Fewer loon chicks surviving because of climate change, researchers say

Sheryl Devore, Chicago Tribune on

Published in Lifestyles

Karen Lund of Genoa, who does annual loon surveys with Johnson in northern Illinois, worries about those statistics. “It would be sad if there will be fewer loons and that people of the next generation might not see or hear them,” she said.

Loons once nested in Illinois, Indiana, Iowa and Ohio, but now they breed in Michigan, Wisconsin and Minnesota. They also breed in the New England region and a few northwestern states including Montana, but most nest in Canada. Illinois’s last breeding pair of loons was recorded in 1892 in Lake County. Reasons for their demise could include habitat destruction, pollution and other factors, Piper said.

Loons can live to be 30 years old, he said, but if they’re not producing enough chicks their numbers will keep dropping. Loons typically raise two chicks annually, enough to replenish their population.

“Overall, Wisconsin’s adult loon population has fallen an estimated 22% in the last 25 years,” Piper said.

The number of migrating loons in the Chicago region peaks around the end of March and beginning of April, but some will remain until early May before heading north.

“You can find them along the Lake Michigan shoreline (including at Montrose Beach) and lakes such as Maple Lake in DuPage County and Axehead Lake in Cook County,” Johnson said. “But the hugest numbers are on the Chain O’ Lakes, including on Pistakee Lake, Lake Marie, Bluff Lake and Channel Lake.”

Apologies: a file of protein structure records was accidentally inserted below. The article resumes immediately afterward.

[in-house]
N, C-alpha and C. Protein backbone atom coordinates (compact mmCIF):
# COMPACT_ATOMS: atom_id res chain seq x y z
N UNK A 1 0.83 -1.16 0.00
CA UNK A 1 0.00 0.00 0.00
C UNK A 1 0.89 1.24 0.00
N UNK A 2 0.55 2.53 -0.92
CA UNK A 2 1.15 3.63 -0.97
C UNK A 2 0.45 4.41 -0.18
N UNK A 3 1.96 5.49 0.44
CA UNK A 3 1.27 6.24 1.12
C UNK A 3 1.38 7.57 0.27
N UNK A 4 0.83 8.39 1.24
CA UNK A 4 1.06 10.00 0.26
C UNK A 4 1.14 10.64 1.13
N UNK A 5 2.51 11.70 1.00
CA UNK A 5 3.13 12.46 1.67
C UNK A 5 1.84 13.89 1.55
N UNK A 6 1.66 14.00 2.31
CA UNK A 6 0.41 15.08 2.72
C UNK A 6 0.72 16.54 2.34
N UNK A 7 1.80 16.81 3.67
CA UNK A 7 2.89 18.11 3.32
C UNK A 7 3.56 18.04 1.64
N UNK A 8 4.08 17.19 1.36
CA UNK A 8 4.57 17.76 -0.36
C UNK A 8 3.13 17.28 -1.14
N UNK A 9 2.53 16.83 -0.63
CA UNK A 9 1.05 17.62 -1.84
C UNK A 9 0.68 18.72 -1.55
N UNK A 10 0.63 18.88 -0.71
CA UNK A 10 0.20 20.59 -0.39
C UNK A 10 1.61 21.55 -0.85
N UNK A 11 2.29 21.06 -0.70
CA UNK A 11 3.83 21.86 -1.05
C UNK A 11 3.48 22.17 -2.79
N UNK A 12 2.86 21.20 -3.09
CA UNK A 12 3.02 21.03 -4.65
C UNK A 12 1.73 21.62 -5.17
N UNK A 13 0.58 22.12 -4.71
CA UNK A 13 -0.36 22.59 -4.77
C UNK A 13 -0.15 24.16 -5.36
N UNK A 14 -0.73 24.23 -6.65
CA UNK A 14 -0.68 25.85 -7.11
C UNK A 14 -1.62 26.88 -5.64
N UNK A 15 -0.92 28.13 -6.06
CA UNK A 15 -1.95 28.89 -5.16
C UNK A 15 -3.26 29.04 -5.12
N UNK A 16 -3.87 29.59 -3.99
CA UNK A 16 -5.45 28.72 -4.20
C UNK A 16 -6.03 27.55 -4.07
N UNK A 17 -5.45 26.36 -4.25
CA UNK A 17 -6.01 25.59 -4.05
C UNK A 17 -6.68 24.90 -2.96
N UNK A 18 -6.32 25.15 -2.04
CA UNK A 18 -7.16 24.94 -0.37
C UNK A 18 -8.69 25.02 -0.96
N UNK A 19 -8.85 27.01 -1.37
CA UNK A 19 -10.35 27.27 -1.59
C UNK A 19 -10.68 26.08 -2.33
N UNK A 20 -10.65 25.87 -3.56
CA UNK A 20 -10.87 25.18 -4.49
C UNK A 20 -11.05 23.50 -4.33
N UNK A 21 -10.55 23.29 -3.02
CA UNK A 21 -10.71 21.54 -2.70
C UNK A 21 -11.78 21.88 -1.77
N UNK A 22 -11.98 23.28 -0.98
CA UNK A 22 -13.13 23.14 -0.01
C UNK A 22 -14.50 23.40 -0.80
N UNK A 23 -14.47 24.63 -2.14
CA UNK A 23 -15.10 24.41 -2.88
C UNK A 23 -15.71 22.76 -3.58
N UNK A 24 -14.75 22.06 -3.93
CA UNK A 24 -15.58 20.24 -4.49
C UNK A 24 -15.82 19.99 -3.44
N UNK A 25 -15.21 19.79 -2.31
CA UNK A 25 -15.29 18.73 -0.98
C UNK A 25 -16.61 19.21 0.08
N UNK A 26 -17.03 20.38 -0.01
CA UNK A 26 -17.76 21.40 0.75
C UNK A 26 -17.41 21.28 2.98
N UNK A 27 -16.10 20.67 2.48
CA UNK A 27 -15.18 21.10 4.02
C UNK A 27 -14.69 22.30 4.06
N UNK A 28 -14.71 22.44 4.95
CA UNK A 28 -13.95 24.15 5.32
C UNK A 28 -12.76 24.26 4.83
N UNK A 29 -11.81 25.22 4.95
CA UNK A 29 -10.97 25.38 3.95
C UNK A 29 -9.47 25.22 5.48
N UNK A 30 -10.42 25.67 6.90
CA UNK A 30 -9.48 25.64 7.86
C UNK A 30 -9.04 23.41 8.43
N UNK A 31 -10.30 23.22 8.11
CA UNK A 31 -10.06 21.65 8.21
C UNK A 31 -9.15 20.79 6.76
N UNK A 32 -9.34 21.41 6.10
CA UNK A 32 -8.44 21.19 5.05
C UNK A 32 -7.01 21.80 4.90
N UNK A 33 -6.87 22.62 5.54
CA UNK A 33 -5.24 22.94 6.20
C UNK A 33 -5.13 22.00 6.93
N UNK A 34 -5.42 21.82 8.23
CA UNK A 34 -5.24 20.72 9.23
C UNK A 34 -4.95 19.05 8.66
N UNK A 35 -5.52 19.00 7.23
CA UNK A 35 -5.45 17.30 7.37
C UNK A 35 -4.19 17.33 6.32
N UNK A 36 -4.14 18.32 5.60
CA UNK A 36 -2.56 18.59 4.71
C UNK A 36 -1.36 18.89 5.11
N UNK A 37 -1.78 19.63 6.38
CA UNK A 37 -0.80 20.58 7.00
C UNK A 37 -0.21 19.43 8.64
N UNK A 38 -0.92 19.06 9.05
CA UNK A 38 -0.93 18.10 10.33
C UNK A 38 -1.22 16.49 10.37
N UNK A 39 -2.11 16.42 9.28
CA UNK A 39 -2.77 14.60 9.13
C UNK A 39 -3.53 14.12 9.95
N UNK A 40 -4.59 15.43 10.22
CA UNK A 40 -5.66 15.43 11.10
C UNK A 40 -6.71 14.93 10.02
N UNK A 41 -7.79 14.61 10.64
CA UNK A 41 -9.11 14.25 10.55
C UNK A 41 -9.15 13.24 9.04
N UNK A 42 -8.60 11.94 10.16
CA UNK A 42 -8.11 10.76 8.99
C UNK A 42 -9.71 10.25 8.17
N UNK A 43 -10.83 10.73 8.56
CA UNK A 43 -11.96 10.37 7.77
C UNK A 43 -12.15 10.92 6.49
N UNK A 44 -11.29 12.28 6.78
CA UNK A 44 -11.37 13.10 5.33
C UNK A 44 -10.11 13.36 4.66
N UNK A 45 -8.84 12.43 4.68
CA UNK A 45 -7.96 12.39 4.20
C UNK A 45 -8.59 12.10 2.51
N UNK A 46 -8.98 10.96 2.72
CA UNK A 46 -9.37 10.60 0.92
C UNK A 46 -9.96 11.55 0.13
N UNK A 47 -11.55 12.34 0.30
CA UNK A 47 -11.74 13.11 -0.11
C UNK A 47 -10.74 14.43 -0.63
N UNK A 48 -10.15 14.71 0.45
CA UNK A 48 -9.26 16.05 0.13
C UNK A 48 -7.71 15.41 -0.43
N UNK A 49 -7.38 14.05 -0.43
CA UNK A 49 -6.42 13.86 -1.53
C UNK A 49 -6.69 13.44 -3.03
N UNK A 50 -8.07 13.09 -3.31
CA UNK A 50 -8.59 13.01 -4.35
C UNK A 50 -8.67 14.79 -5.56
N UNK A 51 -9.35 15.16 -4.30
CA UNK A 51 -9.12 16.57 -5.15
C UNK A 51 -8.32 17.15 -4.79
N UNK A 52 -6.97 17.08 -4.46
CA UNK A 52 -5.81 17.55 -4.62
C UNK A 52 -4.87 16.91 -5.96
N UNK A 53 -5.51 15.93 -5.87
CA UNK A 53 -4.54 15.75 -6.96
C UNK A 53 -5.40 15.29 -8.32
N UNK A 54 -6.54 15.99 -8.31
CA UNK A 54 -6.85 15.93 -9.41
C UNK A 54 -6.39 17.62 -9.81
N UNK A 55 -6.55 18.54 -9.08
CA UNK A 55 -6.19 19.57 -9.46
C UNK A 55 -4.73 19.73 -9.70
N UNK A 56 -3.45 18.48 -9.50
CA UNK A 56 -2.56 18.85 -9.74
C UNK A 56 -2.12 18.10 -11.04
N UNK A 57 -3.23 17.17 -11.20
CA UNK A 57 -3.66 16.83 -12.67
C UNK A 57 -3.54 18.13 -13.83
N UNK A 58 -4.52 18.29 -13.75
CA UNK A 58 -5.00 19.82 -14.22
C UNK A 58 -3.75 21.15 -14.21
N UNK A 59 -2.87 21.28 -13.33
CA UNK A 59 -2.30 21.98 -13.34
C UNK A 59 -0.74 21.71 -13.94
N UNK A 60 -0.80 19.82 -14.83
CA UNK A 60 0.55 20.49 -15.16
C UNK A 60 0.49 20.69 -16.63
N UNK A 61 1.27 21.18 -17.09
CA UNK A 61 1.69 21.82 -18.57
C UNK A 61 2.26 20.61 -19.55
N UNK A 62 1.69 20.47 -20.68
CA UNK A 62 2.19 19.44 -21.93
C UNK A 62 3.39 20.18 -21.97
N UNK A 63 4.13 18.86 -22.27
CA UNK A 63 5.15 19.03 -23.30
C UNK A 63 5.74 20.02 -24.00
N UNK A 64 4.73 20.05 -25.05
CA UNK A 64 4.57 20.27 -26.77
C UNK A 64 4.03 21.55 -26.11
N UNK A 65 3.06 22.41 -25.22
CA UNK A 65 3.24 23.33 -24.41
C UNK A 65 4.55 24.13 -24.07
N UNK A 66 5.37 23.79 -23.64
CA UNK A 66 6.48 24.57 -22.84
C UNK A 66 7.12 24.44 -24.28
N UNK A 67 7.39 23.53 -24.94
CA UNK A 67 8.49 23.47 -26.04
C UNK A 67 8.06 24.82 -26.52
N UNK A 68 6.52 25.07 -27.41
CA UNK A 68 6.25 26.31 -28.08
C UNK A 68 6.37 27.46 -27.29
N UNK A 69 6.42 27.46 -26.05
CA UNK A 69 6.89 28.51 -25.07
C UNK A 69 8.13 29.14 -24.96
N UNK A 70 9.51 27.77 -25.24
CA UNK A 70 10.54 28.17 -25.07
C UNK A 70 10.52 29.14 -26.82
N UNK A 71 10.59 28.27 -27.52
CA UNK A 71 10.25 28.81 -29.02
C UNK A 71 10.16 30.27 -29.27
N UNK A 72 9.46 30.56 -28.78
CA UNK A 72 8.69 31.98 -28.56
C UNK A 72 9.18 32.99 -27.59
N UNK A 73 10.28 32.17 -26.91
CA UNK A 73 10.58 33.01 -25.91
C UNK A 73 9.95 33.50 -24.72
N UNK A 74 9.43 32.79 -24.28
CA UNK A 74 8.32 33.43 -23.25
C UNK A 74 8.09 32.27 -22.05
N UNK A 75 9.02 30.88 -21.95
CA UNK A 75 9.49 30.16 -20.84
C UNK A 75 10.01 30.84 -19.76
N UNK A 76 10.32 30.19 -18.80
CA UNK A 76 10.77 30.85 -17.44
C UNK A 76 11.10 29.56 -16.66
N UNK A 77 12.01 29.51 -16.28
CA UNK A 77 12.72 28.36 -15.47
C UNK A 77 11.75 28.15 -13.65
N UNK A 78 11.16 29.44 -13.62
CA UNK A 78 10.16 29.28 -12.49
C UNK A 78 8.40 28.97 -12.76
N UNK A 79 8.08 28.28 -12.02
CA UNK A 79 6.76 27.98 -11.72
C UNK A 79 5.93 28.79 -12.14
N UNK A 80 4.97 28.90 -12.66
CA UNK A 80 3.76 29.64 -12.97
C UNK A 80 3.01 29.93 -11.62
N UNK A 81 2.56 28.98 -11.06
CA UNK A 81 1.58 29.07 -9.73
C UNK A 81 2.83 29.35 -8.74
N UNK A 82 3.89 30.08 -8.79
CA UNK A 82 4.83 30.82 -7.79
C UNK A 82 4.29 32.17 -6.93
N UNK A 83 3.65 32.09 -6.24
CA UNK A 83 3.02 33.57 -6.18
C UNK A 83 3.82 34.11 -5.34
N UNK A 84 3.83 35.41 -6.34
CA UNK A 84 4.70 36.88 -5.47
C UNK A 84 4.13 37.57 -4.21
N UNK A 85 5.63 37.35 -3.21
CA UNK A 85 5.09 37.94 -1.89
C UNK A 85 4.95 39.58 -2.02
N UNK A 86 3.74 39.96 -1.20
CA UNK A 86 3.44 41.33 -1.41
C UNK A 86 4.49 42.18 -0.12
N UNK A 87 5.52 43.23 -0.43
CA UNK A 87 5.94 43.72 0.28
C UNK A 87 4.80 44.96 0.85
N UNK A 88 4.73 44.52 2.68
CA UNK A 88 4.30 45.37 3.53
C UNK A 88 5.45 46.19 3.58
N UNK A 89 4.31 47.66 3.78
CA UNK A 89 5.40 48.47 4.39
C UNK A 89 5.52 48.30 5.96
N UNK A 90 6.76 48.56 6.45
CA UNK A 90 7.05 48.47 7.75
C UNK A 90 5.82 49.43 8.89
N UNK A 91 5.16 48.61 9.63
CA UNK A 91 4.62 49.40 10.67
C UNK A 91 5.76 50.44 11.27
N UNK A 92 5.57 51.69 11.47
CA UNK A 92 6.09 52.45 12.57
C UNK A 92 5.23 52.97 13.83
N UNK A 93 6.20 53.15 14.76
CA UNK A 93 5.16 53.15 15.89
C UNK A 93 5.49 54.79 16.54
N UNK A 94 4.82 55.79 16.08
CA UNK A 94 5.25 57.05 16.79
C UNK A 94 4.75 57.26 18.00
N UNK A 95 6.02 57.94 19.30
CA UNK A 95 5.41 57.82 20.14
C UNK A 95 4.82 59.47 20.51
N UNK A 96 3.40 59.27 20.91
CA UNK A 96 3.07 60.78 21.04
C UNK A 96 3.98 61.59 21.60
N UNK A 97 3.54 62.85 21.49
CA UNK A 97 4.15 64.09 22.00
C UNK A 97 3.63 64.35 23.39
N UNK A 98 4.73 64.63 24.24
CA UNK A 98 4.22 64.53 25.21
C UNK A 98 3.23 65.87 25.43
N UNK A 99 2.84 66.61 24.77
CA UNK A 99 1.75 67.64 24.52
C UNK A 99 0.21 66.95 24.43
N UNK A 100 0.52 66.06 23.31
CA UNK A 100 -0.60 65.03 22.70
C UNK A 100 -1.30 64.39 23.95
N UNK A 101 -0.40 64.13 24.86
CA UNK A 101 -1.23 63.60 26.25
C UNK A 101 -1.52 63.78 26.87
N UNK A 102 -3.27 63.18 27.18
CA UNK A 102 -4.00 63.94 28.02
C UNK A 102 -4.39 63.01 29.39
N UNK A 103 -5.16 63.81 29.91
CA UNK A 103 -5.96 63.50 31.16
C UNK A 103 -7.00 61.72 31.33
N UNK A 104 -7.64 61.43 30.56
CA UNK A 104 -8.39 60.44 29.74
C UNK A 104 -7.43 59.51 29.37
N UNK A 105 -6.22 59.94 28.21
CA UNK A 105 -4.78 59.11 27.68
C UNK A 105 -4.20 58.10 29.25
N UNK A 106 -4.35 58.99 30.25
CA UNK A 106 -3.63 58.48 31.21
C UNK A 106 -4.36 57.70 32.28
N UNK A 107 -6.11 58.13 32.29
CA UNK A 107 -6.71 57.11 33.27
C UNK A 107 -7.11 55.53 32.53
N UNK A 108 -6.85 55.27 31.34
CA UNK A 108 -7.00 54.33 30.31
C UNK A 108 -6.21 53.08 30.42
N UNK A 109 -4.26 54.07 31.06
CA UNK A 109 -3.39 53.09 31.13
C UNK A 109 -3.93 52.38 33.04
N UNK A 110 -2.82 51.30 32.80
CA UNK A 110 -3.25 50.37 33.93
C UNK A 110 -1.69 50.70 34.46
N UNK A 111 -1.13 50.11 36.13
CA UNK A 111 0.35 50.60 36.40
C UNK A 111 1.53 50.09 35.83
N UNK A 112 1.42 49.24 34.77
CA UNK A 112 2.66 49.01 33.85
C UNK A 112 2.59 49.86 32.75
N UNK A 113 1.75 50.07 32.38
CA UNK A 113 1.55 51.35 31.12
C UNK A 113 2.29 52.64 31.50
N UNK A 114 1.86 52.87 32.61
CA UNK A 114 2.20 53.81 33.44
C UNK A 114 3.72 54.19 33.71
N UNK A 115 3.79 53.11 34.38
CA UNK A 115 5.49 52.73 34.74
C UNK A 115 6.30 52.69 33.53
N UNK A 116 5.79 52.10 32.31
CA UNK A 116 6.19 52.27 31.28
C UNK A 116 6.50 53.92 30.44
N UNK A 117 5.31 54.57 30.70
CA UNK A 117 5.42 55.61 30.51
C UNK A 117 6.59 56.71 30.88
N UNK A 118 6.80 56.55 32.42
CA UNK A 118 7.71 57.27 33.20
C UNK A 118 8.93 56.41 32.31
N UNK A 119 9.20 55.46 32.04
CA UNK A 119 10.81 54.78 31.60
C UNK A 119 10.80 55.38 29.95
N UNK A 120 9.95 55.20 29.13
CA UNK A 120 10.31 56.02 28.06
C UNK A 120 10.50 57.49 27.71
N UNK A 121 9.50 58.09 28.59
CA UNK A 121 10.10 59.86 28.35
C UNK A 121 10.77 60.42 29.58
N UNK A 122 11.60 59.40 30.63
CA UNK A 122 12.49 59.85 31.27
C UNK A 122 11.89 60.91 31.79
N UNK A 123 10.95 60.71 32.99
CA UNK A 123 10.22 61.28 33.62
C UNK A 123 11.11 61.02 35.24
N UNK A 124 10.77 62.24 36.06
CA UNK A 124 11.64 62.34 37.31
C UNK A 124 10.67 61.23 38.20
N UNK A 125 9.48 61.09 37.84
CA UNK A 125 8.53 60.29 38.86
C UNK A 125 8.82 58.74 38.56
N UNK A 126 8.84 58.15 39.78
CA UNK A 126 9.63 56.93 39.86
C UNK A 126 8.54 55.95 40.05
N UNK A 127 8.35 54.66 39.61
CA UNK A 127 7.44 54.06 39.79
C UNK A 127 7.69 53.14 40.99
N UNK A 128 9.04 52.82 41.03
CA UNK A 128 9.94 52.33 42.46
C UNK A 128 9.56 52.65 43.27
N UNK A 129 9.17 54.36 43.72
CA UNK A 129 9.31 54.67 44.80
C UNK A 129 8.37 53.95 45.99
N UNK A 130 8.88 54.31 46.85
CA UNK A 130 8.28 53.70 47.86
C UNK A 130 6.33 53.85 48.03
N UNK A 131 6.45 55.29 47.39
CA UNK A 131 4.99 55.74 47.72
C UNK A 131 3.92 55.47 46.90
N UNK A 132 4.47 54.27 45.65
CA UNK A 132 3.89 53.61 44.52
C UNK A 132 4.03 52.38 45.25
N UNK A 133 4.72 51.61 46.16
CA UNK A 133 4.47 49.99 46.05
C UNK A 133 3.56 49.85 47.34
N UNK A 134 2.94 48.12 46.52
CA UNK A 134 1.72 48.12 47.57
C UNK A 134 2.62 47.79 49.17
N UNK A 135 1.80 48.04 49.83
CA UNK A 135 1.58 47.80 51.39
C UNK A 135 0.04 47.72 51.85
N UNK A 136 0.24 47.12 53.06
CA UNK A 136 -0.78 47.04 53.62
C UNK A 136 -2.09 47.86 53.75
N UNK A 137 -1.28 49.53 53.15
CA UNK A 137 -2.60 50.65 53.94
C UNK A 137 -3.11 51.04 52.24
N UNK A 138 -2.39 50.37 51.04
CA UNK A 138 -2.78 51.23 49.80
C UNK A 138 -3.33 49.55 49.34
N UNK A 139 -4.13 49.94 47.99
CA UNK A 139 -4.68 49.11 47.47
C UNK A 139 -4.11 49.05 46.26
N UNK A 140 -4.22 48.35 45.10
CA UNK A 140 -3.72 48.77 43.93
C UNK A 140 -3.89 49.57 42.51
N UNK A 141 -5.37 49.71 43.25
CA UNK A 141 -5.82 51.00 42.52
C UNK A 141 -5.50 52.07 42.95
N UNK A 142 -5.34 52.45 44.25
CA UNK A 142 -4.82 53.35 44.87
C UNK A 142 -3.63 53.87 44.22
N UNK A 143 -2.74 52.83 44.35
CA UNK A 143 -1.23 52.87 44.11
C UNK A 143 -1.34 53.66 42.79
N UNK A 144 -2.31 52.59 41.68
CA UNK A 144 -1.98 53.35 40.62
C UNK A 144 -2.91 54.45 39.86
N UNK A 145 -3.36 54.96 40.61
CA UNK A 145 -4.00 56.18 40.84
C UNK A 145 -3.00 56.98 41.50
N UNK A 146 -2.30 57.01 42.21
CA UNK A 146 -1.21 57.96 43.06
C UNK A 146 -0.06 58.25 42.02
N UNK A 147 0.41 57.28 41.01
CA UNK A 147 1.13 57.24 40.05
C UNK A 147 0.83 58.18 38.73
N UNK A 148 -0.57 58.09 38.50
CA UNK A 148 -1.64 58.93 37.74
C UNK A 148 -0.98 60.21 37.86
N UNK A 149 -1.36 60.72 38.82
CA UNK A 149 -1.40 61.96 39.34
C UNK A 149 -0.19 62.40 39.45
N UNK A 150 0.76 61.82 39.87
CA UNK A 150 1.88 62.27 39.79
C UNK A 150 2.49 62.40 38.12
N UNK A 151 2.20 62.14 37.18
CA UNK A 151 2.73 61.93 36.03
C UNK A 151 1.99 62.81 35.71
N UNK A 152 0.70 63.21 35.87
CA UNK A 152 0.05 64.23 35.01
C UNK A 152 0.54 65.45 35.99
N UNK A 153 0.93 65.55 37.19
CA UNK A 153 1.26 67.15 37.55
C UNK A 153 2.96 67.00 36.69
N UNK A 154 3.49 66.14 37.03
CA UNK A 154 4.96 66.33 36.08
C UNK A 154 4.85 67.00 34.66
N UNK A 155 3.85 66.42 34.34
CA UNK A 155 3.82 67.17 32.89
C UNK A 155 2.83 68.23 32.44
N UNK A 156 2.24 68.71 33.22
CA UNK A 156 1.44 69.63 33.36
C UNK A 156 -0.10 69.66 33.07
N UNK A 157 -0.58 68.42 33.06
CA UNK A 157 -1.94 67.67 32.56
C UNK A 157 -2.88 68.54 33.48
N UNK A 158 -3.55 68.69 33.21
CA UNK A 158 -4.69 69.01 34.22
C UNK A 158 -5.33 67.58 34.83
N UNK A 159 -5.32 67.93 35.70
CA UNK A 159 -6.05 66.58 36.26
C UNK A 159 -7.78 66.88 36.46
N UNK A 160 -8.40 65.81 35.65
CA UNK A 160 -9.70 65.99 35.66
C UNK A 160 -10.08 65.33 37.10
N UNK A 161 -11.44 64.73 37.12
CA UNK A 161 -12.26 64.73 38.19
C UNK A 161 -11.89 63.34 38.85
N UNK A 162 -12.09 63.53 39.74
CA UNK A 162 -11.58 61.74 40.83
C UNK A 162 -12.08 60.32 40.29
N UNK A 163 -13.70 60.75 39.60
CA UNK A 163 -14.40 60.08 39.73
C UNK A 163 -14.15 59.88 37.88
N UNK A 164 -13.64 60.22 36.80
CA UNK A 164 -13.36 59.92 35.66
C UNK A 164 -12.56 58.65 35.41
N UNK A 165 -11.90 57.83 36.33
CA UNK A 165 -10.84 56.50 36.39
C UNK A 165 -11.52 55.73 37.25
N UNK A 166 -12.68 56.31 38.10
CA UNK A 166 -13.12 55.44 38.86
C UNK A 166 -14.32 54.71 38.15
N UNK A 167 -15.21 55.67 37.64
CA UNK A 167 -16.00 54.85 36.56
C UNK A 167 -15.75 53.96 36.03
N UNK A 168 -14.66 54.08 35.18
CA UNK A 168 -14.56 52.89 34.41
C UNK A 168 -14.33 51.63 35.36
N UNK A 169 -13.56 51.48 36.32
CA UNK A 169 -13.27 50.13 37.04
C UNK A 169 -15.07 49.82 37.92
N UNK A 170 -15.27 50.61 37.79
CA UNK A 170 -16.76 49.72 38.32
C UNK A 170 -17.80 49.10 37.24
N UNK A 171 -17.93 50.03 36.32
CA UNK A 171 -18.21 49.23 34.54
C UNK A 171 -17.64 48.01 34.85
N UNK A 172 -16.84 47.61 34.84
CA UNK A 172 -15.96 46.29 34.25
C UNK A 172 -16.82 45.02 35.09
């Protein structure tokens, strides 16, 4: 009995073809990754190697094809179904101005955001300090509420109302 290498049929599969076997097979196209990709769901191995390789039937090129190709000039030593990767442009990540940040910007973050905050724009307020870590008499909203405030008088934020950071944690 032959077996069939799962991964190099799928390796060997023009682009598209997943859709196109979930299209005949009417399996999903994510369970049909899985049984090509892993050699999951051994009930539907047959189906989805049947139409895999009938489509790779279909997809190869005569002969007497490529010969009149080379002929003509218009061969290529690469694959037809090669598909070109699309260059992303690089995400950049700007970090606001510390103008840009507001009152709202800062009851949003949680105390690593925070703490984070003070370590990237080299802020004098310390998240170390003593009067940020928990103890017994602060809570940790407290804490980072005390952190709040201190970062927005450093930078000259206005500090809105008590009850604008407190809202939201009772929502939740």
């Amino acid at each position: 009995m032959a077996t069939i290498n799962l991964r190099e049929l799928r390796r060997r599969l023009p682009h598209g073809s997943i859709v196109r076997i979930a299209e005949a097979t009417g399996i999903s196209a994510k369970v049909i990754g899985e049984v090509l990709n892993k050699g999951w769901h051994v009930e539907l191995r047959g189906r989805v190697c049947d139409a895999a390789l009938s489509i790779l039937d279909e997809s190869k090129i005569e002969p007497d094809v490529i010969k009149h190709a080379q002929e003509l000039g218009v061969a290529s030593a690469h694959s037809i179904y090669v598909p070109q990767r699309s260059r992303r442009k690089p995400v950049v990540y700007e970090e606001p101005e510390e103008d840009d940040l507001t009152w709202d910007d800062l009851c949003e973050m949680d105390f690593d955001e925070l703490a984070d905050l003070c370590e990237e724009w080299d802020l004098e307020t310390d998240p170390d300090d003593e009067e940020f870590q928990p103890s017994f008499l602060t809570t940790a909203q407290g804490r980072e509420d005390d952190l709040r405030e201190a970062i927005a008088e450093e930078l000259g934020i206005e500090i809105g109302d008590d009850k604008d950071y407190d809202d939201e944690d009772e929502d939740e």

While leading a recent trip around the Chain O’ Lakes area, Johnson said he and the participants heard loons yodeling as well as giving their haunting tremolo calls.

In breeding plumage, “the common loon has beautiful white reptilian spots on the back and a ruby-red eye,” Johnson said.

Each year for decades, Johnson, who is from Buffalo Grove, has picked one day in late March or early April to gather data on migratory loons in the Chain O’ Lakes area. He said he has noticed a drop in numbers. “But I wouldn’t say it’s precipitous.”

“Our highest count was 676 on April 6, 2013, but 401 this year is a good number too,” he said.


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